Woke this morning to see a spectacular blue sky from our bedroom window. Looks like we’ll be able to move on down into the Aosta Valley today.
Leaving the safety and warmth of the Hospice to walk down through the deep snow into Italy – not knowing how hard our walk was to be.
For safety reasons we walked down in a party of 5, being Thomas, Joe, Jenny, Peter and Sandy.
Our last few moments of being able to stand upright and not sinking deep into the snow as we walked!
Looking backwards towards the safety of the Hospice buildings.
The walking party sets off in beautiful weather.
The statue of St. Bernard at the top of the pass.
After trekking down about 3kms on the Italian road route, often through thigh deep snow, we reached the cleared area where the Italian road workers were at work. An enormous amount of snow has been removed to clear the road- much yet to do as they slowly move up the pass.
We now lift our speed as we leave behind the snow and the slippery ice to walk on cleared bitumen. However all this downhill is very tough on the knees.
Wherever we look there is a picturesque outlook to the Alps.
It’s now getting quite warm as we move lower into the valley so we’re removing our winter clothing.
We couldn’t get enough of the beautiful scenes such as this one with the snow covered mountains, the stream and the green, green grass as we walked down into the Aosta Valley.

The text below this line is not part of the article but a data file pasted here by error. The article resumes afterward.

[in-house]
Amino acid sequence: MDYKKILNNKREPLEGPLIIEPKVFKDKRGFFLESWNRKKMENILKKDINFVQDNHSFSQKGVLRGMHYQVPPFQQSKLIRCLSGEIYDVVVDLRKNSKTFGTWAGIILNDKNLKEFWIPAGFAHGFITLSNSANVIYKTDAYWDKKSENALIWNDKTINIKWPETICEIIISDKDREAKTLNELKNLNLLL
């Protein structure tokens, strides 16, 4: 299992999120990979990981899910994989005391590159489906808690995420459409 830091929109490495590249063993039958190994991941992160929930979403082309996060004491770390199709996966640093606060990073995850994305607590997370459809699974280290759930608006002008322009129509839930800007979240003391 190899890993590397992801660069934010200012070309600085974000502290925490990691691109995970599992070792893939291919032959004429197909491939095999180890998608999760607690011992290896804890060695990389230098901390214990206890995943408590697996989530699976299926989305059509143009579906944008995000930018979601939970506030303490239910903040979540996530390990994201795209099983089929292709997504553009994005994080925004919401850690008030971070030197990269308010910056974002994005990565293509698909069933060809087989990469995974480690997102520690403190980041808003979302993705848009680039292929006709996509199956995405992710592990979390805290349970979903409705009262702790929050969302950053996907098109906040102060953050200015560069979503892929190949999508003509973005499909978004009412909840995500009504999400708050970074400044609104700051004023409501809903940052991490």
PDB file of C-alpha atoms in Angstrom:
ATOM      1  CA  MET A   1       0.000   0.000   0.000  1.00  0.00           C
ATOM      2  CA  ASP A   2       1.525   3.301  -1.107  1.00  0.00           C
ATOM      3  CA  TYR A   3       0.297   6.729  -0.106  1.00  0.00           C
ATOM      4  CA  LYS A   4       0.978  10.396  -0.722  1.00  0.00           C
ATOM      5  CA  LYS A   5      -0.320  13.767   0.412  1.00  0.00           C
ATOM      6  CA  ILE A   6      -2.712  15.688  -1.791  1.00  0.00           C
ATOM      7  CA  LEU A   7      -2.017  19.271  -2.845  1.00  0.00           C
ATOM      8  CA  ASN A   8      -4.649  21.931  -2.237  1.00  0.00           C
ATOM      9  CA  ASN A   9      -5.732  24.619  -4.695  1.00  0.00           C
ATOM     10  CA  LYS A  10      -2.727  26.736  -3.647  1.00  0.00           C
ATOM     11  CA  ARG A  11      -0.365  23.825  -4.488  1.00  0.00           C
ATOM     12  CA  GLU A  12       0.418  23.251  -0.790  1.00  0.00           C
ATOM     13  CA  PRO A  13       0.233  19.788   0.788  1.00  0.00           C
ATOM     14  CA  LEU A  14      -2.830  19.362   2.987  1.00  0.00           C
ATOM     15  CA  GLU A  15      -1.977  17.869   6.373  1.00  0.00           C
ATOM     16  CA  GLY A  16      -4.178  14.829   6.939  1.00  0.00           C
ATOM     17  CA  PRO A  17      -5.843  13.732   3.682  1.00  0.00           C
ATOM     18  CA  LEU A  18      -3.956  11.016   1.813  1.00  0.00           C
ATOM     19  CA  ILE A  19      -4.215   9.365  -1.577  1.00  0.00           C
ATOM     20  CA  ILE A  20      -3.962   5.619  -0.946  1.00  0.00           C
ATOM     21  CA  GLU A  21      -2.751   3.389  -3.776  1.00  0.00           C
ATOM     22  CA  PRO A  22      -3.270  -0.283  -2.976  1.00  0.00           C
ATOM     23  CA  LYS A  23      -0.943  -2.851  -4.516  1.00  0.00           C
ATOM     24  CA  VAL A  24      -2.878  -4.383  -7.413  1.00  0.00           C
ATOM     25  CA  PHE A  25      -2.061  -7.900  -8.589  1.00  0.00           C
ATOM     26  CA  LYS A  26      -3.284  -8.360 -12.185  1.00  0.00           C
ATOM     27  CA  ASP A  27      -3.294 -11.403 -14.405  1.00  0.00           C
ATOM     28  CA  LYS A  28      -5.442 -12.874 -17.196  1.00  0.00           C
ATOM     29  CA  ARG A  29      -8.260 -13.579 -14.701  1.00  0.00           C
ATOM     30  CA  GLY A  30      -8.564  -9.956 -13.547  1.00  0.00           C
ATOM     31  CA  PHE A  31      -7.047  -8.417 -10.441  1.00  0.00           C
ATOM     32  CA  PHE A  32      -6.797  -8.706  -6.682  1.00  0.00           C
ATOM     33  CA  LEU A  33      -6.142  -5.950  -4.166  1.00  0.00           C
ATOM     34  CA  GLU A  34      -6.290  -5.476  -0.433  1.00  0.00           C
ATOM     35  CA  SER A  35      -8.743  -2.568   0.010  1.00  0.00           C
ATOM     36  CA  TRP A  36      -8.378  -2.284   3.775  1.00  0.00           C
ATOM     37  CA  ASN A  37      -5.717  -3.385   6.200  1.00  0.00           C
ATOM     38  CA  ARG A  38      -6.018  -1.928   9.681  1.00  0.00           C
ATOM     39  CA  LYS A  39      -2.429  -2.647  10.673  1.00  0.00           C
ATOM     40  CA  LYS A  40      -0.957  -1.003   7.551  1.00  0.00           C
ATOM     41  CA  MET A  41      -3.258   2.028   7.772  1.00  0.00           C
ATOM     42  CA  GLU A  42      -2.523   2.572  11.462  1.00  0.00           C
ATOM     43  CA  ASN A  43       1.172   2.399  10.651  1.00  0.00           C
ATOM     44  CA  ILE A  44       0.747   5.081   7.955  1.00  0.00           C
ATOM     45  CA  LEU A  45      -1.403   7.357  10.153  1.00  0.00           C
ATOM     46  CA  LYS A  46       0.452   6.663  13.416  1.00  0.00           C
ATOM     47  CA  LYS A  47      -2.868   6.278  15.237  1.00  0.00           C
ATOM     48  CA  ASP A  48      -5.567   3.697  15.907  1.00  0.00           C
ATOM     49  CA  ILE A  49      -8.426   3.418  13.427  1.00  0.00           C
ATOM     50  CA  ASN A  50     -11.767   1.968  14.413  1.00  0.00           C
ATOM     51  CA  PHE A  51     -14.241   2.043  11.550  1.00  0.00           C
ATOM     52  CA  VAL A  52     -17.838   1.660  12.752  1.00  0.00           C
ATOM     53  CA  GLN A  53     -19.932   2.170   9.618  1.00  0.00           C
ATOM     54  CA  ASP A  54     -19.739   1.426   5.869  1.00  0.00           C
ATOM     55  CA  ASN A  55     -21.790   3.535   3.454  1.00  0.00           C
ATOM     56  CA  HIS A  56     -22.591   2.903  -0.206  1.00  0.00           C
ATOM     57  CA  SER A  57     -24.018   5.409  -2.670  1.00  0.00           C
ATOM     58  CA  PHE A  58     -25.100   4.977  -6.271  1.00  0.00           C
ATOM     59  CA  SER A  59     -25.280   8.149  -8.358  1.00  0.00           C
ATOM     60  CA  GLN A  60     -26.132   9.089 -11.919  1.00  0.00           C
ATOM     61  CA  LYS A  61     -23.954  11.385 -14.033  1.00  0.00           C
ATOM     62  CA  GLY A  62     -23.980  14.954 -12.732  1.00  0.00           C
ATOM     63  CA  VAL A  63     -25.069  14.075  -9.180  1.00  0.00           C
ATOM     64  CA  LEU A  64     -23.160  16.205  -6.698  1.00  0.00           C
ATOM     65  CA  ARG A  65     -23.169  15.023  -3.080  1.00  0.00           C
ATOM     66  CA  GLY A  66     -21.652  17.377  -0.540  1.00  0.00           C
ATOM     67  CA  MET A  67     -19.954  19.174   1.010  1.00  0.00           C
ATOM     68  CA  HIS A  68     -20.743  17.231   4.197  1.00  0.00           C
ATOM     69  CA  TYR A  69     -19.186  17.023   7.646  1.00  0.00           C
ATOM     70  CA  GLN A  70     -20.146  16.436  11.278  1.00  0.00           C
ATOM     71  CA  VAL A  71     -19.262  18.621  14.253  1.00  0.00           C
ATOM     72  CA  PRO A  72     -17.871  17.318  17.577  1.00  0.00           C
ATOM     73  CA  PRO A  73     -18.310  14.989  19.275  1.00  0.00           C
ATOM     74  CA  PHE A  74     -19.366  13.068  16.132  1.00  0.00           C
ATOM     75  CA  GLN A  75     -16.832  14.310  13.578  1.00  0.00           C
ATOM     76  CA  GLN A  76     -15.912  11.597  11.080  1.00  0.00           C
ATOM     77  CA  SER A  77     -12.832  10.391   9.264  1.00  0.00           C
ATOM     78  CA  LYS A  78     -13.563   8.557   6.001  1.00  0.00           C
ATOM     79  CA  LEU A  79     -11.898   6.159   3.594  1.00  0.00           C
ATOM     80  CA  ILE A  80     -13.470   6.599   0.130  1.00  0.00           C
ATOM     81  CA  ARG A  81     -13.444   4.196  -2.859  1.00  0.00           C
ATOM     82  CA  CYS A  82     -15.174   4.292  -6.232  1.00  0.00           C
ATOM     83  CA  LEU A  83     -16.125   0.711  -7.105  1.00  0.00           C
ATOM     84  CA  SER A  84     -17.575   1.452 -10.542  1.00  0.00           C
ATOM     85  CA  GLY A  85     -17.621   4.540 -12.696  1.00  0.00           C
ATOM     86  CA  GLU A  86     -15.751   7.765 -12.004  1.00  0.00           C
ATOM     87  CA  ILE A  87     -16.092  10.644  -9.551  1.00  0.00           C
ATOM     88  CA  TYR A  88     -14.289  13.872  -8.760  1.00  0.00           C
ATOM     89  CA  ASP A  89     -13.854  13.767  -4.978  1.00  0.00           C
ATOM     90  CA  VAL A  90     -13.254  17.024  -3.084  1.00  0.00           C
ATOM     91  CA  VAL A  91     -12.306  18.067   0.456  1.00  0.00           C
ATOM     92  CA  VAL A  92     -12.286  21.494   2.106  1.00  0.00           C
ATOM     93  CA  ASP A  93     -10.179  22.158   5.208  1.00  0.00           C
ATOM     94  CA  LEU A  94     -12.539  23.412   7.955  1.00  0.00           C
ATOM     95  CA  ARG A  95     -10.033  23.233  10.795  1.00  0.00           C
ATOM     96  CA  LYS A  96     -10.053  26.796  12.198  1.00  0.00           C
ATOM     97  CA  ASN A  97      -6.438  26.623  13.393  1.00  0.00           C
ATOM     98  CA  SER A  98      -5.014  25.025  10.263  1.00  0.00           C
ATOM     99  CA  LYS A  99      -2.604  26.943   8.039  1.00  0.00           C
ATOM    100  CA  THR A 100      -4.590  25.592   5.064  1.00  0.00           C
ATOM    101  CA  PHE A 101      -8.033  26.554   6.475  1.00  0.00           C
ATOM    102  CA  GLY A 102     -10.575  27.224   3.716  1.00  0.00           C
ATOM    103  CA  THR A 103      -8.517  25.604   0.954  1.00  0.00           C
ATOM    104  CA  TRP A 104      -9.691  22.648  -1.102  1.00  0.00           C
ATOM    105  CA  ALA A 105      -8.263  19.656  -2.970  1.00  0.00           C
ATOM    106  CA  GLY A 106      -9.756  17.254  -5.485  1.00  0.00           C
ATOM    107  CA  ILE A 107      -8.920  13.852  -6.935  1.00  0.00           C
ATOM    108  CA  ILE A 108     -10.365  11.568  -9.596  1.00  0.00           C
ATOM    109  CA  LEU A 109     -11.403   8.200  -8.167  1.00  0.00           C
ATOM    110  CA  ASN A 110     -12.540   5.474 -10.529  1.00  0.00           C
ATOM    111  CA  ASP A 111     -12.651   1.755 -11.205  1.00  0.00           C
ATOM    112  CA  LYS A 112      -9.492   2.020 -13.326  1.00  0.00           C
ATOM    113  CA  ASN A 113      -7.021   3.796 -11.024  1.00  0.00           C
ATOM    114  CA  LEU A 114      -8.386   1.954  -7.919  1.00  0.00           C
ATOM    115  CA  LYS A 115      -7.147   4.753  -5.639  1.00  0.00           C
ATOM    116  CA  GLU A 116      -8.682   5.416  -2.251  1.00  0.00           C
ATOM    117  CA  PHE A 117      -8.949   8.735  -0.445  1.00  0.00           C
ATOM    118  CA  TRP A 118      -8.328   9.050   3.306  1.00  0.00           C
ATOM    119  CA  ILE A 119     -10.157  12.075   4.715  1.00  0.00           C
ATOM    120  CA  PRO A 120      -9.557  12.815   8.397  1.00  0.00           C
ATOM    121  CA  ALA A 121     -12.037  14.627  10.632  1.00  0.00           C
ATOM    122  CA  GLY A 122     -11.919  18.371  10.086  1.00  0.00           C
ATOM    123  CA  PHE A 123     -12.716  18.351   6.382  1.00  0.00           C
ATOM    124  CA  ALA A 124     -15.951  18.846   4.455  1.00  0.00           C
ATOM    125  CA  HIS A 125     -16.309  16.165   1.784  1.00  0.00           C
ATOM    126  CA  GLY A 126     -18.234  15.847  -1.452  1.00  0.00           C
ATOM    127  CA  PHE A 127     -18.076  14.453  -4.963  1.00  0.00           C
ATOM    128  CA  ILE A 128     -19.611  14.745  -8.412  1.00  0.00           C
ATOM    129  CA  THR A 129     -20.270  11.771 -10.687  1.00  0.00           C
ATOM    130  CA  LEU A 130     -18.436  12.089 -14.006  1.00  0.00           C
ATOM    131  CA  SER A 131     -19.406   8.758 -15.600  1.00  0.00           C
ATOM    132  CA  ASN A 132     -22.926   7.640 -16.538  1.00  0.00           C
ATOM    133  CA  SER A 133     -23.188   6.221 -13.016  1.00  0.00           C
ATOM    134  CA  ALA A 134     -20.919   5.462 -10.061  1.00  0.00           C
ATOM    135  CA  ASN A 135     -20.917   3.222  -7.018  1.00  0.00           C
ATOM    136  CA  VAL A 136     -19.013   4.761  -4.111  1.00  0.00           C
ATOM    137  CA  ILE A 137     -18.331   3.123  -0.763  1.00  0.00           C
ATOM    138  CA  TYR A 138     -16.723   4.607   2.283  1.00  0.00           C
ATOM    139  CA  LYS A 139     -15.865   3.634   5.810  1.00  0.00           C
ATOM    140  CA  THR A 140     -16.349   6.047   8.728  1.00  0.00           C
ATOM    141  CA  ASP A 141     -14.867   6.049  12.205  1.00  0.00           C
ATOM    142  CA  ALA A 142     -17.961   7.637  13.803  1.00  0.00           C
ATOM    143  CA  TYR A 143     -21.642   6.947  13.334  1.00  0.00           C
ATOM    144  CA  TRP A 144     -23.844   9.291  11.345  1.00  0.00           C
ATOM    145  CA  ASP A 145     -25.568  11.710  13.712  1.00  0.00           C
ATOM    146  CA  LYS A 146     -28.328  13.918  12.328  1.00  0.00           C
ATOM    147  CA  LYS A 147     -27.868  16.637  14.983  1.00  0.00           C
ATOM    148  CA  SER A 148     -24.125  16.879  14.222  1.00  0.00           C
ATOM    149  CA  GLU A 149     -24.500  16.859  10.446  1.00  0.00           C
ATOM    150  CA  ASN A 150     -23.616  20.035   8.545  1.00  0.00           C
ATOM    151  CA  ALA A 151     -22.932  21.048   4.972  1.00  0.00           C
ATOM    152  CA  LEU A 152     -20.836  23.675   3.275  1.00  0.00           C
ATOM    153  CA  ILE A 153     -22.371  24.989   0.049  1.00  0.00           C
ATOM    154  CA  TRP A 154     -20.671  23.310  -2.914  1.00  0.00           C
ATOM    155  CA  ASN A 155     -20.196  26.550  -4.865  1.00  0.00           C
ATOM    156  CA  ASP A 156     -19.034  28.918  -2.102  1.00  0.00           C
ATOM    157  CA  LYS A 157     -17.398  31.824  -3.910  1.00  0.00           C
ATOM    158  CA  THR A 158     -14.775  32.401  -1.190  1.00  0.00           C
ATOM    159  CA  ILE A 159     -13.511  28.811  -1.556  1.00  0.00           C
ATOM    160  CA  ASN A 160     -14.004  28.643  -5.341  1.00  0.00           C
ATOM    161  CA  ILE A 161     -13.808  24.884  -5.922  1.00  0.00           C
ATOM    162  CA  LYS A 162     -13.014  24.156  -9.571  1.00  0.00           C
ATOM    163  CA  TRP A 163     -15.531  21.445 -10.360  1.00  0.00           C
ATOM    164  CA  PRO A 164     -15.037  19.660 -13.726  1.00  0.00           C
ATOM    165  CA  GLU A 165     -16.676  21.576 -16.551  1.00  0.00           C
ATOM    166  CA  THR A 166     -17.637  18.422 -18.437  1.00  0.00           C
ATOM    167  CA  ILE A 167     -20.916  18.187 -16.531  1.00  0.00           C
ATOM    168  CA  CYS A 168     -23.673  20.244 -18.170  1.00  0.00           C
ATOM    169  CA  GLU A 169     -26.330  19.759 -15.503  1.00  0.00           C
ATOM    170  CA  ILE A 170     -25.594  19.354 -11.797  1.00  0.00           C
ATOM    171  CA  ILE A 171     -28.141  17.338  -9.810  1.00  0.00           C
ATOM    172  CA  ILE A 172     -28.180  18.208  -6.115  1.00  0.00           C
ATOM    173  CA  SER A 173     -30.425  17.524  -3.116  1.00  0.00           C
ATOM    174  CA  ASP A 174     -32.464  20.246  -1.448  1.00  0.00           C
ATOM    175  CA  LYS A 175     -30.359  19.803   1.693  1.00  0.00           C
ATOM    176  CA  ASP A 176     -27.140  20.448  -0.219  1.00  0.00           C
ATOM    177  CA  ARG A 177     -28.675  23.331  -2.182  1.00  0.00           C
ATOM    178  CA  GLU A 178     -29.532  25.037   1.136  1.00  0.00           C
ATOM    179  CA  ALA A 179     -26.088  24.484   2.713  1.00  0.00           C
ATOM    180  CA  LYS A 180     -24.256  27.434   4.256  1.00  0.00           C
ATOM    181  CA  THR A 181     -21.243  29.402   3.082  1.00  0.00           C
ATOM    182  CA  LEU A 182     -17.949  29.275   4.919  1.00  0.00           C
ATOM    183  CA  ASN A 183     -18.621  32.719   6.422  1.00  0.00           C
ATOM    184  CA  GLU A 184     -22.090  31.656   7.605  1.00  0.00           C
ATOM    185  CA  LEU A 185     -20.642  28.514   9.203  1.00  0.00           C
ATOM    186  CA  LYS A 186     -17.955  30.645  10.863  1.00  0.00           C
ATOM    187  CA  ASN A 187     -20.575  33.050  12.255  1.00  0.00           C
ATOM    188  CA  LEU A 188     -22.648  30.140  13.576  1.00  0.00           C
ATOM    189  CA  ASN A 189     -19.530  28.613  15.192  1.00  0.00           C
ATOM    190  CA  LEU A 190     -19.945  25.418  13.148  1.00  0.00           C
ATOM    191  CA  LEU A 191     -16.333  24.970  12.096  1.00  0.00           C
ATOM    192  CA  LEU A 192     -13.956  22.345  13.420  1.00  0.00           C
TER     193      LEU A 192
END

Waiting to fill our water bottles at St. Rhemy, the first Italian village below the pass.
Springtime gardens in the Alps are so colourful.
Some of the many small villages we passed through on our way down the valley- all with magnificent outlooks like this.
We reached Etroubles and hoped this building housed the Ostello we were looking for. But it didn’t – we had a further 3 kms to walk out of town and our legs were very tired after our big day. We were walking very slowly now.
Looking towards the hamlet where the Ostello is located.
At last – after a shower and a change of clothes it’s time to relax at the trattoria’s pretty terrace with a drink.
Each village along the way in Italy has an information board showing the history of the Via Francigena path and pilgrimages.